Part coming-of-age story, part loving parody of 1980s action movies, 2007’s Son of Rambow tells the tale of a British schoolchild from a strict religious family who accidentally sees First Blood and becomes obsessed with creating his own amateur “Rambow” movie whilst navigating the trials and tribulations of adolescence. The second and so far final movie produced by “Hammer & Tongs” (director Garth Jennings and producer Nick Goldsmith), Son of Rambow was made possible by its low budget and the modest success of The Hitchhiker’s Guide to the Galaxy, and it too was modestly successful with good reviews and enough revenue to recoup its small budget.
Hammer & Tongs had always planned to have a soundtrack that mixed pop tunes of the early 1980s with an original score for Son of Rambow, and the latter was provided by British composer Joby Talbot. Talbot had, of course, been Hammer & Tongs’ choice for The Hitchhiker’s Guide as well; Son of Rambow would wind up being the composer’s second major film score. With the need to work around song placements in a 90-minute film–in his liner notes, director Jennings notes his desire to make the CD his “ultimate 80s mixtape”–Talbot turned in a score just about 25 minutes long, about half the length of The Hitchhiker’s Guide.
One might expect, naturally, for a score like Son of Rambow to reference, pastiche, or pay homage to Jerry Goldsmith’s seminal action score for First Blood similar to something like what John Du Prez did with UHF in 1989. Instead, it’s clear from the outset of Talbot’s score that he’s more interested in the characters’ reactions to “Rambow” than anything else. The score opens with a great galumphing comic march, “The Best Day Ever,” which is a million miles removed from even the lightest portions of Goldsmith’s First Blood. “The Best Day Ever” theme, reprised in full for “First Day Filming” and “Son of Rambow,” is a delightful tune wherever it appears and (with apologies to Duran Duran) the album’s clear highlight.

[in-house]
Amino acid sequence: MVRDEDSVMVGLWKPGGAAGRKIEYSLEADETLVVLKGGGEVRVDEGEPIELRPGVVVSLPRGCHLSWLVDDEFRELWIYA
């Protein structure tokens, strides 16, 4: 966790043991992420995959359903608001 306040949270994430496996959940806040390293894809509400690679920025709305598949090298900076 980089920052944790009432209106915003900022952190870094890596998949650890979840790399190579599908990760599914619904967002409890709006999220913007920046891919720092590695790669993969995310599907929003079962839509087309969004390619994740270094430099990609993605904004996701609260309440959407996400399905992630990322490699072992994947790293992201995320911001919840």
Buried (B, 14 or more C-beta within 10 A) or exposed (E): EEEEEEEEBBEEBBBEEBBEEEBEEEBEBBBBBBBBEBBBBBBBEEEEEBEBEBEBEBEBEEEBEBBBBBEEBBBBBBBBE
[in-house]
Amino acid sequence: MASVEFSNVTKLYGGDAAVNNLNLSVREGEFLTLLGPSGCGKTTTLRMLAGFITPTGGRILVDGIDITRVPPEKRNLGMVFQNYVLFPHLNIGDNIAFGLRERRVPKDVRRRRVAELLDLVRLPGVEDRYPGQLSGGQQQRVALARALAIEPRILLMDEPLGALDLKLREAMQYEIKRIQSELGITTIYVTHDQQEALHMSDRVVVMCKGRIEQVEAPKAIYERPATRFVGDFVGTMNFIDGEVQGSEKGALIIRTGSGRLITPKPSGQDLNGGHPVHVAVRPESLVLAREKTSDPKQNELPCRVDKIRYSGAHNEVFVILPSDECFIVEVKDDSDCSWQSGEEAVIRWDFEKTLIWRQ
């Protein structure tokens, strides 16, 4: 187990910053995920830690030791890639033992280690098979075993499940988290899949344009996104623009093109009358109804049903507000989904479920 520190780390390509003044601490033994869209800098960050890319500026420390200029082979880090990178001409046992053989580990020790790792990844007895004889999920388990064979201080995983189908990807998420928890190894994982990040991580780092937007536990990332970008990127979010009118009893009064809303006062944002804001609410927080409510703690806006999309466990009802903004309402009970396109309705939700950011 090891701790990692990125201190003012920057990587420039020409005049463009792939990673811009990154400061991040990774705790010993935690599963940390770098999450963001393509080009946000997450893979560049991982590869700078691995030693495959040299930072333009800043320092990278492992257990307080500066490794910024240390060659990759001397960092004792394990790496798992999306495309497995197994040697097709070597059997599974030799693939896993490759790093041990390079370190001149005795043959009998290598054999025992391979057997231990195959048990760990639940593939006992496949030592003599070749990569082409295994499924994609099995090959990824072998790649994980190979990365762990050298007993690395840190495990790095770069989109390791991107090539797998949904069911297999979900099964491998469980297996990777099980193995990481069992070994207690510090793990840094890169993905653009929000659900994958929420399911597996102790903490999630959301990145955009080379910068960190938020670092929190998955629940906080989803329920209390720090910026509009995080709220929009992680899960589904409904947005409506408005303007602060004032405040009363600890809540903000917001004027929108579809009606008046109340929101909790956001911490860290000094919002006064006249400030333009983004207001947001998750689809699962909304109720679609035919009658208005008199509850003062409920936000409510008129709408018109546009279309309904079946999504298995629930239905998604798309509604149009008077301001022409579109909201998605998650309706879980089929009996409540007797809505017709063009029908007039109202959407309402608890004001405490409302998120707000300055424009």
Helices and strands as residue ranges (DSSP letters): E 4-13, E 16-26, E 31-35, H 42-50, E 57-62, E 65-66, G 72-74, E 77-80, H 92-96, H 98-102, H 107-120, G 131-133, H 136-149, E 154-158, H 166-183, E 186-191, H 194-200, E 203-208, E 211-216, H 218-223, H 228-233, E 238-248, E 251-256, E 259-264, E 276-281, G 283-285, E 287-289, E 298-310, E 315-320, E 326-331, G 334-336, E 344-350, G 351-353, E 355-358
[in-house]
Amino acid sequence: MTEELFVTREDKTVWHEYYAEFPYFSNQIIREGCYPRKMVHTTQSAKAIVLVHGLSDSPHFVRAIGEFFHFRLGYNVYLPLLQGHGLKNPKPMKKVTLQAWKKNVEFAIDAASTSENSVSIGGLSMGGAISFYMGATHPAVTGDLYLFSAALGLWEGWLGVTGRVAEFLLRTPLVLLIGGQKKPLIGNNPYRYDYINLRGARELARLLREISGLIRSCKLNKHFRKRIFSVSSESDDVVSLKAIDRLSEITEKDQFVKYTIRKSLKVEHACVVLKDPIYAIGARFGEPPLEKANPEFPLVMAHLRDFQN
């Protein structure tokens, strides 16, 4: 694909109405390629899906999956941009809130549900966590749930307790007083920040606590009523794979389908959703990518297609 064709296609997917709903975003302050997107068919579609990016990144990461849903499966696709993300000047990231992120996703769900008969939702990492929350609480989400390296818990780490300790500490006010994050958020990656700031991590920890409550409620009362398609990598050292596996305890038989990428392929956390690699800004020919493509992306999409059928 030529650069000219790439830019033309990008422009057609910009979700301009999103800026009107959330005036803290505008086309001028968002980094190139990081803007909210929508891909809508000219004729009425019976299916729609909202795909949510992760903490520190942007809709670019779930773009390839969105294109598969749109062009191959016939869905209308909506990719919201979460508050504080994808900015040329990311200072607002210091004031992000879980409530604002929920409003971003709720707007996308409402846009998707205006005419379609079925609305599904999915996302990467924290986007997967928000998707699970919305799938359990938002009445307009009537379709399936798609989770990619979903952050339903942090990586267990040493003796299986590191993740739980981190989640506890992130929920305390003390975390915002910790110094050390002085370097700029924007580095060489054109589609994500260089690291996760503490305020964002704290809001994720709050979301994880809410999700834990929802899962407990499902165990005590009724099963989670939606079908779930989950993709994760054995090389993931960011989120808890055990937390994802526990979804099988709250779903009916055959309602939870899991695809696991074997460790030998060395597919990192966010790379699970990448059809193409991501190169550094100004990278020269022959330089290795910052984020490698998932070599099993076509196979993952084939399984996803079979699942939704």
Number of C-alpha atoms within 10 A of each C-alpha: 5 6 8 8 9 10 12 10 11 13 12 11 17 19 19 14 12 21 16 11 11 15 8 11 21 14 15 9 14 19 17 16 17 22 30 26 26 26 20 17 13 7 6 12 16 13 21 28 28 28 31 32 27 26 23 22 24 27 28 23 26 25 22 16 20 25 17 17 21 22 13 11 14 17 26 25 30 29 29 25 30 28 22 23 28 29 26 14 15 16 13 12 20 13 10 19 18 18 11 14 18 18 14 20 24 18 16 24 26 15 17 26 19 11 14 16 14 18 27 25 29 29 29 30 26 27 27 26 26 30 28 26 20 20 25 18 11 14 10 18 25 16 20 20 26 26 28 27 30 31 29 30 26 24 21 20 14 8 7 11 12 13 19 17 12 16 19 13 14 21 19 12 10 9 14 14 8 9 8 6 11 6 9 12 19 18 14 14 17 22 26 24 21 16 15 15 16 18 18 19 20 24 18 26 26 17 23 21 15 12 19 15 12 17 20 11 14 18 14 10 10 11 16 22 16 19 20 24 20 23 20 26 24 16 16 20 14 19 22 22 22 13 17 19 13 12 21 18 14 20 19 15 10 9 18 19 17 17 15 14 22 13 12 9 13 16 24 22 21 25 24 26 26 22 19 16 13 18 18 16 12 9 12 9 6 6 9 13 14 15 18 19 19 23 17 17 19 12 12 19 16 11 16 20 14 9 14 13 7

The remainder of Talbot’s score is rather similar to what he provided for The Hitchhiker’s Guide to the Galaxy (albeit lacking the synths some parts of that work featured): tuneful music in diverse styles that occasionally seem a bit scattershot. There’s some soft alternatives to the brassy “Best Day” march in “The Sad Day” and “Can You Fix It,” the latter performed in full James Horner style by Talbot himself. Fans of The Hitchhiker’s Guide will appreciate more quirky music such as the goofy “I’m French, Non?” which is probably the most like that earlier score, and the percussive “The Scarecrow” which sounds like an amped-up version of the Blue Man Group tracks from John Powell’s Robots.
Along with The Hitchhiker’s Guide, Son of Rambow was the beginning of a very active period of composition for Talbot, with scores for Arctic Tale, Penelope, and Franklyn coming over the next two years. Sadly, none of the films was the sort of breakout success that would lead to more film work, and the composer’s main efforts continued to be directed toward the small screen, theater, and ballet.